Saturday, 24 July 2010
A president, some policemen and a queen...
President Mary McAleese is a woman who, in a number of ways, I admire. When the BBC was making a documentary about Queen's University's 150th anniversary, she was a major contributor and over several days I got to talk to her and watch her interact with others. Outstanding intelligence and humanity at work. So when I heard she'd been the guest of honour at a PSNI passing-out parade, I was interested. Why was she there?
Well, the reason she WASN'T there is that she's interested in policemen. Or that she figured they'd like to see her, or that Matt Baggot might make her and her husband a nice cup of tea. She was there because QE2 is planning to come to Dublin next year. The presence of the President of Ireland (well in practical terms the president of the twenty-six counties, since none of us north of the border is allowed to vote for her) at the ceremony, the pictures of her and Matt Baggot smiling and complimenting each other, the President's denunciation of the people who had 'set their faces like flint' against any reconciliation - all that is meant to make nationalists feel good, that their top woman has definitely got a toehold and a voice north of the border. The flip-side of which is that when QE2 comes to Dublin she needs must be wined and dined at Áras an Uachtaráin, she must be greeted with courtesy and warmth by the populace, and above all, nobody must MENTION THE WAR. Or if they do, it's all done now and we're all friends together, right? That old Irish question has been answered, finally and completely. Right? And isn't it great?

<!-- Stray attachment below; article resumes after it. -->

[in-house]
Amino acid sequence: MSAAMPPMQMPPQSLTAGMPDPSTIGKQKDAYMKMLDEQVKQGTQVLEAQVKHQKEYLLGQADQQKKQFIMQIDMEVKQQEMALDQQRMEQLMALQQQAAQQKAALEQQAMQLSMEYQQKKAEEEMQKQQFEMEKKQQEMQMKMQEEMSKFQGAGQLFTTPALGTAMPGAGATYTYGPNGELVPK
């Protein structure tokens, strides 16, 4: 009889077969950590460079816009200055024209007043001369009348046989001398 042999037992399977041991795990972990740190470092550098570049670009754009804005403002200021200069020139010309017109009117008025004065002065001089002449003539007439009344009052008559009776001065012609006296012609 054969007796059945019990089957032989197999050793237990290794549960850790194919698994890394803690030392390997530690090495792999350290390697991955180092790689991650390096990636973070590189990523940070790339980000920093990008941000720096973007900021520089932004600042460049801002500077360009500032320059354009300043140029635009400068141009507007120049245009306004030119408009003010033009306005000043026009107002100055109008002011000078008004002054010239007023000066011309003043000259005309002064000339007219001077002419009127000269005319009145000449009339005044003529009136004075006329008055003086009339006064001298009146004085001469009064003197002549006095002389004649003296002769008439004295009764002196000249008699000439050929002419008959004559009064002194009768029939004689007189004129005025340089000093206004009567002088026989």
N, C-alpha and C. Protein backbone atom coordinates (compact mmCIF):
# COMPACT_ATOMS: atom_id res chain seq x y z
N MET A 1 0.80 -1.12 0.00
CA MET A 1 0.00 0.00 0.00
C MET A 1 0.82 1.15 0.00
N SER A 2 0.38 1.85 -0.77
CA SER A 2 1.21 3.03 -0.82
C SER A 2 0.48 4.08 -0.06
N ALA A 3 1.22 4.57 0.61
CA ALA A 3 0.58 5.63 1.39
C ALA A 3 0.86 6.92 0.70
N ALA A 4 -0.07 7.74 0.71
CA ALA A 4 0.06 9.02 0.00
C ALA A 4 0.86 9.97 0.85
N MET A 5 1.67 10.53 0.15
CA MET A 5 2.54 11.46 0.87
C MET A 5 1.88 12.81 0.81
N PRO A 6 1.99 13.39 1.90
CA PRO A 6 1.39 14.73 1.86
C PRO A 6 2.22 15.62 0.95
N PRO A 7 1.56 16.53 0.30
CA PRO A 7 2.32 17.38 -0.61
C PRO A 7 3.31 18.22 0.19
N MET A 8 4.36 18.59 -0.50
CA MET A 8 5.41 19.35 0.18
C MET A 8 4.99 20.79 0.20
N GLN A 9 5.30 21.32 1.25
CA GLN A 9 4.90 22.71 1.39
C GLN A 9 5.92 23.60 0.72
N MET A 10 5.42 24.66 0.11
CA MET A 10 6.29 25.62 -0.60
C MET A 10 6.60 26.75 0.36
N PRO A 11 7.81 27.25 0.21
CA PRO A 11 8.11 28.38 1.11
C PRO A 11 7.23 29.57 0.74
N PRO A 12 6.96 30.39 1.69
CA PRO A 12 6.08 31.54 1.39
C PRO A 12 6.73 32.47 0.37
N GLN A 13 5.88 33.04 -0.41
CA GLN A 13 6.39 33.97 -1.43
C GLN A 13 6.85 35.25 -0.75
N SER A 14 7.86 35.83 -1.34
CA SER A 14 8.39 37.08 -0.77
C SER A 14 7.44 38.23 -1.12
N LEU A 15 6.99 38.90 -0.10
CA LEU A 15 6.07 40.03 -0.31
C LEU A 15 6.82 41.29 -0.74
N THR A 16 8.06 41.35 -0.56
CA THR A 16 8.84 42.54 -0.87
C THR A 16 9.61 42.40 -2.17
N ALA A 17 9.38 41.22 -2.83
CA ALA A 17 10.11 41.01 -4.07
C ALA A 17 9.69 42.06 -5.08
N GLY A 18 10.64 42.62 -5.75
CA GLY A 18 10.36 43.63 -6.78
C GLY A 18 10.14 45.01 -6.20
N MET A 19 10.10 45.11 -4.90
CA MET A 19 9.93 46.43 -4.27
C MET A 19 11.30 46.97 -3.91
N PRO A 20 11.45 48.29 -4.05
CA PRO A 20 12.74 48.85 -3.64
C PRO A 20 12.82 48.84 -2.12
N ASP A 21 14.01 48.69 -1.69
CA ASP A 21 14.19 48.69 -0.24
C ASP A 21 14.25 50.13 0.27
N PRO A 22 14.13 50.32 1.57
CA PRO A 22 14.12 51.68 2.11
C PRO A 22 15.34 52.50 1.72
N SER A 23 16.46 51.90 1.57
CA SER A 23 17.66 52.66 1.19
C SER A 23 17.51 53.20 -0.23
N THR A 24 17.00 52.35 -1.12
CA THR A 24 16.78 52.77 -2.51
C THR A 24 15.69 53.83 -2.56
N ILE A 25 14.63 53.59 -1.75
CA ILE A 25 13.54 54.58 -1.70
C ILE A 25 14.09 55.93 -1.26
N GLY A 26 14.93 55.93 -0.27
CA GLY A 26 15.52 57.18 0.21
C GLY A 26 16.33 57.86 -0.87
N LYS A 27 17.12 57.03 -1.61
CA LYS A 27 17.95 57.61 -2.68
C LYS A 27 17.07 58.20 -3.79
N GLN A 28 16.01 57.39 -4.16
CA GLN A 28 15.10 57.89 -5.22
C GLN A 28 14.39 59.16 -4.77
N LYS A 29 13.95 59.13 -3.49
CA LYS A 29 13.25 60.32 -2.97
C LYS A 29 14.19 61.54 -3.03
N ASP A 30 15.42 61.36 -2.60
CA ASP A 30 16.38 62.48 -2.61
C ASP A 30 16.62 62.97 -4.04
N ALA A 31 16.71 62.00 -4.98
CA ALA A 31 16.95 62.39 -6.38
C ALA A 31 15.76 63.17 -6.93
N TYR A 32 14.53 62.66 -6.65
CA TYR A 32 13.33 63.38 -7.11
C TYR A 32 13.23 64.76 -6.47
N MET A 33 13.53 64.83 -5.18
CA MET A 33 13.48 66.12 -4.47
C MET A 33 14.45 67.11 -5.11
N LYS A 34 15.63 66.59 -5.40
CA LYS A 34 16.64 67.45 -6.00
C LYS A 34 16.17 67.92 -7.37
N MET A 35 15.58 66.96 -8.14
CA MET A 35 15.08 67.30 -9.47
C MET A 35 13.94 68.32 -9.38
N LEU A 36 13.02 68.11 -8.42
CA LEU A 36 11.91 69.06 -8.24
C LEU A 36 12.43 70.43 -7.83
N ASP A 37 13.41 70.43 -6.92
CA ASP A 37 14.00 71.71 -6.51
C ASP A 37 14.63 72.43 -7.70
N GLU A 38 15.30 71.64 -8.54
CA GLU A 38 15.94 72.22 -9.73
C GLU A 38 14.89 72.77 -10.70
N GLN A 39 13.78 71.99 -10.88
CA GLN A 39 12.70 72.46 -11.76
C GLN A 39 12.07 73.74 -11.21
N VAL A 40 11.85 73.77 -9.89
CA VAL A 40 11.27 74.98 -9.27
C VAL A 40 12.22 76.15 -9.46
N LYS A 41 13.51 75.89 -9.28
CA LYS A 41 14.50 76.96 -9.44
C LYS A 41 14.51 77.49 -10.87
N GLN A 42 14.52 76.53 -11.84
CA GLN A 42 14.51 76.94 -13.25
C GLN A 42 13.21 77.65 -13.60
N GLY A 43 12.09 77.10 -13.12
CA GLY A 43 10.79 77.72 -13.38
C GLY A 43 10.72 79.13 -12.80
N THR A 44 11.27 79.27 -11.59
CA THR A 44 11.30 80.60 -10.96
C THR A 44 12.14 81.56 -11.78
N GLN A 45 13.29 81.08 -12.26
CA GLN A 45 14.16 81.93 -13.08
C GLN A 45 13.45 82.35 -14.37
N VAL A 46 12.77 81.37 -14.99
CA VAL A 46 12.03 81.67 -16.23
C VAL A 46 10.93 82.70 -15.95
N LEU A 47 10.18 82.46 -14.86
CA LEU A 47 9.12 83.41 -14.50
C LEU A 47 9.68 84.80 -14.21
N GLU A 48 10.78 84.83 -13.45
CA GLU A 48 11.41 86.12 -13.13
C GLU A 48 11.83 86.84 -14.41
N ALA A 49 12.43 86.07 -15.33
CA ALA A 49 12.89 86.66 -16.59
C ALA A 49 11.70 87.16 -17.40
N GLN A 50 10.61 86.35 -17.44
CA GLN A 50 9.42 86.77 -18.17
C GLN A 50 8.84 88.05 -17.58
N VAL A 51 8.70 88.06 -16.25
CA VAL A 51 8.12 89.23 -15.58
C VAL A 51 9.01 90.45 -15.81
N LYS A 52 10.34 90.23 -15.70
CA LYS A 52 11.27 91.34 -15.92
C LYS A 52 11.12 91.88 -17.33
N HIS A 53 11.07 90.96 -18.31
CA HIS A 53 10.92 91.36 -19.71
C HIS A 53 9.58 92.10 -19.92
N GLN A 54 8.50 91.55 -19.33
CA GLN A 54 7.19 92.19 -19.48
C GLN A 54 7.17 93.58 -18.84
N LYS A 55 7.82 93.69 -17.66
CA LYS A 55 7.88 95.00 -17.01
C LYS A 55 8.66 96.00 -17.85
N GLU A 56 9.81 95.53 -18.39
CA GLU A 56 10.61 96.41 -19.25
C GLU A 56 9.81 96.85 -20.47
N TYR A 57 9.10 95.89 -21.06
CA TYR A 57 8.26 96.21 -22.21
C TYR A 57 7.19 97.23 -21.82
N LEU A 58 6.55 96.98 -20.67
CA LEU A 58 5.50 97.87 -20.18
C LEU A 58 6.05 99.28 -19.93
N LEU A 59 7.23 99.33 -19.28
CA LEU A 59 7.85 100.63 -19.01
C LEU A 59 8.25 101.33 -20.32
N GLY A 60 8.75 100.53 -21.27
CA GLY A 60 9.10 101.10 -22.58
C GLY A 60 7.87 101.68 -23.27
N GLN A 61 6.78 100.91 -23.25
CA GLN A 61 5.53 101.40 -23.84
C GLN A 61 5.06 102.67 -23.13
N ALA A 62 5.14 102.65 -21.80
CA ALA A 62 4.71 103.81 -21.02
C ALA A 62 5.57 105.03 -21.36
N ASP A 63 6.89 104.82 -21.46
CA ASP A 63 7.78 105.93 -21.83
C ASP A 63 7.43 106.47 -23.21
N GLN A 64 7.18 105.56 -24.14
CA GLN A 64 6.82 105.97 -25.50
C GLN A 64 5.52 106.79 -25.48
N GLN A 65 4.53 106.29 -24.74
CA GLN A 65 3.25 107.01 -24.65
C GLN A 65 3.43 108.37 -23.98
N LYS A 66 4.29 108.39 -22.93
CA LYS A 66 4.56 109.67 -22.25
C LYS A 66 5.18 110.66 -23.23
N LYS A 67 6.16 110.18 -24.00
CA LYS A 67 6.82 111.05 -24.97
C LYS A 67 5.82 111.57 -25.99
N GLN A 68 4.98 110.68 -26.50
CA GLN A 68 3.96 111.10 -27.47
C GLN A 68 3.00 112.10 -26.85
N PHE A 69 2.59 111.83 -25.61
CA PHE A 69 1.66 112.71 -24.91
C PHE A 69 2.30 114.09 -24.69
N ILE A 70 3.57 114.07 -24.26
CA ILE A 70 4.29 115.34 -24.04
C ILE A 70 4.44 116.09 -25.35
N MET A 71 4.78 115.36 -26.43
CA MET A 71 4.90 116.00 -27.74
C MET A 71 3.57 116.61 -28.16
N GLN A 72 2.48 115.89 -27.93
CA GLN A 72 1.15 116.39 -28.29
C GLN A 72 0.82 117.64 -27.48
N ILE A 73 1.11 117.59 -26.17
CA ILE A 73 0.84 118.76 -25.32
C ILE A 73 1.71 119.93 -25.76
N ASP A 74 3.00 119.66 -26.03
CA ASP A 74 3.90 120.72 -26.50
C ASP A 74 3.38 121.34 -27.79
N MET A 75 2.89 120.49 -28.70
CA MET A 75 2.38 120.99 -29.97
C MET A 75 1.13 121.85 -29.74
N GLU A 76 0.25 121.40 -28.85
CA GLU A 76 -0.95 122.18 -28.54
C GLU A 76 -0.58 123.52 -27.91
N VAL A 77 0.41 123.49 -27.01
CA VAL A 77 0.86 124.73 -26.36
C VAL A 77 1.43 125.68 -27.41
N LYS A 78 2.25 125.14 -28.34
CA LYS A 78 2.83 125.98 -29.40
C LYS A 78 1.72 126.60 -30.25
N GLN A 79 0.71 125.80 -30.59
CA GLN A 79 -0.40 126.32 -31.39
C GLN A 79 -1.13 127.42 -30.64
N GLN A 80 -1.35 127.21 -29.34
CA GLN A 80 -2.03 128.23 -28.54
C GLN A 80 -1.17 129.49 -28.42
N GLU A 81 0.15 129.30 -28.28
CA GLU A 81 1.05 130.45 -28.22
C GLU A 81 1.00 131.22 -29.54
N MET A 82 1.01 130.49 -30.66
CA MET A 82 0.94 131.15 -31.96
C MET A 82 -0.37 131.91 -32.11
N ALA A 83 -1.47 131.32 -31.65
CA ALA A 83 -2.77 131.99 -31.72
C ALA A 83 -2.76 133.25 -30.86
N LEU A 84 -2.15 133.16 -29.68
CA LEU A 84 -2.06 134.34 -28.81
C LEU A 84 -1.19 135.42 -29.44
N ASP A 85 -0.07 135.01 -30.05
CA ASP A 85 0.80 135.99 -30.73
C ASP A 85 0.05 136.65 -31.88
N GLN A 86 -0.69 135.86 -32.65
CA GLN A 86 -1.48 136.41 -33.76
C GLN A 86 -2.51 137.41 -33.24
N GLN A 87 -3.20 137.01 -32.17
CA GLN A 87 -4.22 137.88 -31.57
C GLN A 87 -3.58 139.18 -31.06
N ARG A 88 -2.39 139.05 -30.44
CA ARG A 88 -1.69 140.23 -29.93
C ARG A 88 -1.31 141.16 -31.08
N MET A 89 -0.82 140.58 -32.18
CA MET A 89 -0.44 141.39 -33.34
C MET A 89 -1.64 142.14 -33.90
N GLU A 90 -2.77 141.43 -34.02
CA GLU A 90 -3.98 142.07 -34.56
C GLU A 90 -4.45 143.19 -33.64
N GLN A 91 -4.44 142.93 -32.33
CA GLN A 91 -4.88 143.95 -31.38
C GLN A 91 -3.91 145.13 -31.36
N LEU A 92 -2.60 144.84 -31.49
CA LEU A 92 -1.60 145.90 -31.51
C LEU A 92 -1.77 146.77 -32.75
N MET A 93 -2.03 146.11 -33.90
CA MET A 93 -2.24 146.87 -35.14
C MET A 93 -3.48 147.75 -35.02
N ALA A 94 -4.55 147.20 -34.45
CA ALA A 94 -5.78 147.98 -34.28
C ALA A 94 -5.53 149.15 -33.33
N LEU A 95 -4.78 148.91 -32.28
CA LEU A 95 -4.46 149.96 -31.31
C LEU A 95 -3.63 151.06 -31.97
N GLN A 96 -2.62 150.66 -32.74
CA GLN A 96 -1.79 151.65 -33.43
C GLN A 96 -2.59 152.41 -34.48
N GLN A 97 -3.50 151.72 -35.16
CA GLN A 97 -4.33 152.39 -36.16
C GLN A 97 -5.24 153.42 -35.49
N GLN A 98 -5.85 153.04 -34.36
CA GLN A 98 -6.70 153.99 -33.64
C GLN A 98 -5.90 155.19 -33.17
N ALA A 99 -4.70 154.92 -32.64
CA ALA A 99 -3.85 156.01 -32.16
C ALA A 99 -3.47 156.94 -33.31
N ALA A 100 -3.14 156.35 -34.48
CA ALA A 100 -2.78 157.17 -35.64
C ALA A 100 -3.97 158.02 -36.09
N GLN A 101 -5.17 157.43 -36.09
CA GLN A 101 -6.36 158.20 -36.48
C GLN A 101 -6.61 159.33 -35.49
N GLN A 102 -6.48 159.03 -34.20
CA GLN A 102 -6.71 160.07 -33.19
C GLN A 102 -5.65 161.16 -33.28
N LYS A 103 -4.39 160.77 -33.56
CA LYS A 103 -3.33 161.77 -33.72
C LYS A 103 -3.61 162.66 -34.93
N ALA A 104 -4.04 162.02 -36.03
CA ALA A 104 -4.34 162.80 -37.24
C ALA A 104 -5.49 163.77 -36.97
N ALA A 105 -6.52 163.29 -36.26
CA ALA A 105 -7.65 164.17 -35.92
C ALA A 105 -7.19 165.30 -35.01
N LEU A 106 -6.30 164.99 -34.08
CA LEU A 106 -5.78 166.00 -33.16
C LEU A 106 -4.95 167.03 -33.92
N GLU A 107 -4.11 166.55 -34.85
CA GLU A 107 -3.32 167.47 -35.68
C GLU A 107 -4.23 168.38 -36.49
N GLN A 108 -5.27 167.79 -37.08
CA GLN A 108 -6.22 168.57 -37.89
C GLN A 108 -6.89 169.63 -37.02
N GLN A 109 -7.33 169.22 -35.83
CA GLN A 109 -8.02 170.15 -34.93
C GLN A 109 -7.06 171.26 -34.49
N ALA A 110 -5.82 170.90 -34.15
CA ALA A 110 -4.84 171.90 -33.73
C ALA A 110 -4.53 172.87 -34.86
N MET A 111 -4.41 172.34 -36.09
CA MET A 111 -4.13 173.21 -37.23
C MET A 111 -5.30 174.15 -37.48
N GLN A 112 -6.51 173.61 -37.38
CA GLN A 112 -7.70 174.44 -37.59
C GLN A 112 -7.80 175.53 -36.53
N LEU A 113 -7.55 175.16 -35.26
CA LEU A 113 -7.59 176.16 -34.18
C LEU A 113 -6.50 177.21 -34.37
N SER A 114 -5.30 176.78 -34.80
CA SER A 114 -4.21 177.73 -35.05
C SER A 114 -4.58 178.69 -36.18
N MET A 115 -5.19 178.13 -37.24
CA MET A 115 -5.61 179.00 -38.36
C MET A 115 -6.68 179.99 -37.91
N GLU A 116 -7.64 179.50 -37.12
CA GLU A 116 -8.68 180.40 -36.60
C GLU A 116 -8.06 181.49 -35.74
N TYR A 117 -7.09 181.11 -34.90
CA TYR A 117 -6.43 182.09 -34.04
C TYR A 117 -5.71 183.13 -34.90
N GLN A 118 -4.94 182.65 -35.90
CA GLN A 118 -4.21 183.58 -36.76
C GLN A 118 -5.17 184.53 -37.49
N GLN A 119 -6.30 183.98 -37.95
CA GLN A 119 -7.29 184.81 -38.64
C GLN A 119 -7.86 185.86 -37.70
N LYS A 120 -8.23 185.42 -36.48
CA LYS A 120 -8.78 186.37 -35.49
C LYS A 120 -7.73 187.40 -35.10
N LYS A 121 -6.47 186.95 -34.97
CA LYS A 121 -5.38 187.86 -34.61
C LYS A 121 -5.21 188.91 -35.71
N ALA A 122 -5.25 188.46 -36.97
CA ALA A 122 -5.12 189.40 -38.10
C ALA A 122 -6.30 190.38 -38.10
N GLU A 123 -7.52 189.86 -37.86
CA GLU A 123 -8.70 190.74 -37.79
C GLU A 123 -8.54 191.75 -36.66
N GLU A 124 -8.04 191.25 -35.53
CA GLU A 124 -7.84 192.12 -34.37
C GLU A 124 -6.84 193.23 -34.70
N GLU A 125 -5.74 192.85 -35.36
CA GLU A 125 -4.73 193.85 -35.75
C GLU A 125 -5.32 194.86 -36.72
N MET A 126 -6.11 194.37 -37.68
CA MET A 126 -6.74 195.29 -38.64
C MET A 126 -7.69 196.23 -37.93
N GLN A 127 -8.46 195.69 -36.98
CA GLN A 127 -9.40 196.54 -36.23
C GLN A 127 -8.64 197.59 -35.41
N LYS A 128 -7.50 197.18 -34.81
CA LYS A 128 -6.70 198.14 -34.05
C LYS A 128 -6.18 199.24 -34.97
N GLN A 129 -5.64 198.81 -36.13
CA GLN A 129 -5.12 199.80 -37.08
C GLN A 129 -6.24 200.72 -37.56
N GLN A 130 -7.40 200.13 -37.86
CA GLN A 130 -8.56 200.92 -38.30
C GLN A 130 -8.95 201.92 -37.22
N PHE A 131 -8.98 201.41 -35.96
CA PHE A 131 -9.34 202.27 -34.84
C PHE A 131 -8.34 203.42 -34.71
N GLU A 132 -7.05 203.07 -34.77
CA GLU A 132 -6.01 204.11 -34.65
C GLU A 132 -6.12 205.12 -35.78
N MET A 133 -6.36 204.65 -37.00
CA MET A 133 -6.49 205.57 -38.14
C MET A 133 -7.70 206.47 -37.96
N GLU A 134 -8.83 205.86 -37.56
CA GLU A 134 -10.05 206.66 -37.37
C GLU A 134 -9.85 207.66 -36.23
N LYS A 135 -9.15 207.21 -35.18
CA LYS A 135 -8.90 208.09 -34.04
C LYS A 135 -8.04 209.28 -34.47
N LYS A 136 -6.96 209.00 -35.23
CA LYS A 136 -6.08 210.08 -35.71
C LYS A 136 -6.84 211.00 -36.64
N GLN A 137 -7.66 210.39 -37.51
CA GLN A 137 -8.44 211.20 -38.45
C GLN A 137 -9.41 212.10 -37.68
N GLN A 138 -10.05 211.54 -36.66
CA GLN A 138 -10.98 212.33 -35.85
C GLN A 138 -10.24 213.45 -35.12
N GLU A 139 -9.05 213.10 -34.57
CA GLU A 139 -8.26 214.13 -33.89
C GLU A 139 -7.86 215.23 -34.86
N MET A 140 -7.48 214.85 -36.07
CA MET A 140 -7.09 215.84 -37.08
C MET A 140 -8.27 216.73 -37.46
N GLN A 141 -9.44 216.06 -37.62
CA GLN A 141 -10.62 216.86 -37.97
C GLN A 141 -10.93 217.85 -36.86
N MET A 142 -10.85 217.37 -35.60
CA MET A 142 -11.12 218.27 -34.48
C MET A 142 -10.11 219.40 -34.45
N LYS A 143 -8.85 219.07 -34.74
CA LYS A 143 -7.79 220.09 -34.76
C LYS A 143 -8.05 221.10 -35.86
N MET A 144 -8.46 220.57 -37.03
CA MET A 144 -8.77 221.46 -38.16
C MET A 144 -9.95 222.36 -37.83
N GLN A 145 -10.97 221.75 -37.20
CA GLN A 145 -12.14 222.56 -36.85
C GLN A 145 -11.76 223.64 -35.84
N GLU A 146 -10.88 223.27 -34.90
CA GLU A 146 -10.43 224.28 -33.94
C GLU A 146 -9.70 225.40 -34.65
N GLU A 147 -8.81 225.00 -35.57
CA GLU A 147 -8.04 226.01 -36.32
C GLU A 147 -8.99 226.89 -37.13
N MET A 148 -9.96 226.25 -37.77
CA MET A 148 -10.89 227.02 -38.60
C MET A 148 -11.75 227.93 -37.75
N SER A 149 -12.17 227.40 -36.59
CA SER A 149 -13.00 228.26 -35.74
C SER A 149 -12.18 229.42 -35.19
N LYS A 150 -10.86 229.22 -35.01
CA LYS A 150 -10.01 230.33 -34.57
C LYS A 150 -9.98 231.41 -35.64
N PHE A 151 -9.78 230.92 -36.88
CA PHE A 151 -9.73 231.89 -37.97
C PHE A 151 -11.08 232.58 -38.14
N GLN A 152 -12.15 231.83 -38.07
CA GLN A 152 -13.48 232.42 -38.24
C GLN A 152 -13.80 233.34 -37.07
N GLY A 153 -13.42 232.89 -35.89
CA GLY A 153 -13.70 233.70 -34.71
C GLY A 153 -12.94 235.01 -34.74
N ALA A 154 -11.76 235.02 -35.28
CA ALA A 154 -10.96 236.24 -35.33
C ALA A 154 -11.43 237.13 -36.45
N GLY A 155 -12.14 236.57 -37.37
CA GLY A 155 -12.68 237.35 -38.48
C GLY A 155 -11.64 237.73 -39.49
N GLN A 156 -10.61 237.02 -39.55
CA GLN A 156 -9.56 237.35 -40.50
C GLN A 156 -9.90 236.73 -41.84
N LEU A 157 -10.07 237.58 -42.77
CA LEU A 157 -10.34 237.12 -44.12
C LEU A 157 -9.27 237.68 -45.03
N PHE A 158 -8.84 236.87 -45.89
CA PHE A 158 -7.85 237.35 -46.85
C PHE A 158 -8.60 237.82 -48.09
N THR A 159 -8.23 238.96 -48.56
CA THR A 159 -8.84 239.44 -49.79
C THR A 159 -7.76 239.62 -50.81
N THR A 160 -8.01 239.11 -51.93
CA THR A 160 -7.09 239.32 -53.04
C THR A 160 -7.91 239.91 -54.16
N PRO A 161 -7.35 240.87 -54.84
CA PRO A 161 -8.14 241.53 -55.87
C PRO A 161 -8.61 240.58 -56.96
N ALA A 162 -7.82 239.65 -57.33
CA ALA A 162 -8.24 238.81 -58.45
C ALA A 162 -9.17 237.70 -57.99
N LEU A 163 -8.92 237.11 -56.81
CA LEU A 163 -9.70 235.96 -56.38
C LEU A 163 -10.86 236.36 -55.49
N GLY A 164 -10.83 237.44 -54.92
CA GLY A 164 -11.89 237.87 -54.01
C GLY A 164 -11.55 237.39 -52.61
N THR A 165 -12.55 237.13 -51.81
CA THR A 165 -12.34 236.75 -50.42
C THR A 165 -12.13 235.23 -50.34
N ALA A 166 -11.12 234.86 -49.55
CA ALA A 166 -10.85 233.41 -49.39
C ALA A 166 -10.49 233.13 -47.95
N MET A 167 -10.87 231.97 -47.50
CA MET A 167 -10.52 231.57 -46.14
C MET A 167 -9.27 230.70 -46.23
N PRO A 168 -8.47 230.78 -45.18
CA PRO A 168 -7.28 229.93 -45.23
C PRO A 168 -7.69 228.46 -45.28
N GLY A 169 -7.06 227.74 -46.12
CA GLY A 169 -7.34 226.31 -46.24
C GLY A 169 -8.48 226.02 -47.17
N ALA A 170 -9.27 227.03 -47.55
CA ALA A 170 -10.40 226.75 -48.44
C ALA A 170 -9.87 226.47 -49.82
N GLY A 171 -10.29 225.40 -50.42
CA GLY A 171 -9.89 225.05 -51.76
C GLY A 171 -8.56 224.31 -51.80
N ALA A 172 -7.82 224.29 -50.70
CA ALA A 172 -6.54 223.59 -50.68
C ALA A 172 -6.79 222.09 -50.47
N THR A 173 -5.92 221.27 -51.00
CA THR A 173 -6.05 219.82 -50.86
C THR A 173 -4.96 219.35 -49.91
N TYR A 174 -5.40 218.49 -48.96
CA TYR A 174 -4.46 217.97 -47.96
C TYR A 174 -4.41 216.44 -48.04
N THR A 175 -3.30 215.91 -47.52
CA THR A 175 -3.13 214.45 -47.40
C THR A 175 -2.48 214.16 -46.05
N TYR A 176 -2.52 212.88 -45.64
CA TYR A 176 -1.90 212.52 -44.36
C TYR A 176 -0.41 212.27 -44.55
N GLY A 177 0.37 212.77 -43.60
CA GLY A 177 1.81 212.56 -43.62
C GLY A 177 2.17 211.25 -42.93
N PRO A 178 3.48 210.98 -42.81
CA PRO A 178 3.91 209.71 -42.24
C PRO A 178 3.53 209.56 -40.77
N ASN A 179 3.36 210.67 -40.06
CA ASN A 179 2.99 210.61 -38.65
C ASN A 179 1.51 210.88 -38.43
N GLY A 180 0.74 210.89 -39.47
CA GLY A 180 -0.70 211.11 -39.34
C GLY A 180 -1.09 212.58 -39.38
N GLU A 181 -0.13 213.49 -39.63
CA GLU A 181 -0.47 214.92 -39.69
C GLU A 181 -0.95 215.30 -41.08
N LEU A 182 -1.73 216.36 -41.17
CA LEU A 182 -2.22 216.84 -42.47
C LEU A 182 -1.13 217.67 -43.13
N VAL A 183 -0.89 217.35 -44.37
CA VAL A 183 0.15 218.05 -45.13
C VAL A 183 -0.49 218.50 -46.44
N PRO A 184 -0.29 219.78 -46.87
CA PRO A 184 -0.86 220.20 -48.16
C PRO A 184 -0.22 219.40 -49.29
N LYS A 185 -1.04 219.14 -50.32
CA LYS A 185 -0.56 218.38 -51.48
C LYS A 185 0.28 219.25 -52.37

President McAleese makes an important point when she says the time has come to put aside old enmities. Sad to say that can be done only on the basis of justice and democracy. The fact is, Britain rules the northern corner of this island and the majority of Irish people don't want that. Over 5,000 British troops are stationed in the northern corner of this island and the majority of Irish people don't want that. It'd be nice if such uncomfortable facts could magically vanish and we could welcome the head of state of our nearest neighbour the way any civilized country should. But it's not going to happen while Britain insists on maintaining its political and military grip in Ireland. If President McAleese thinks that attendance at a PSNI passing-out parade will mute the almighty outcry which will accompany such a visit, then the woman from Ardoyne, for all her intelligence, is sadly out of touch with nationalist/republican feeling throughout Ireland.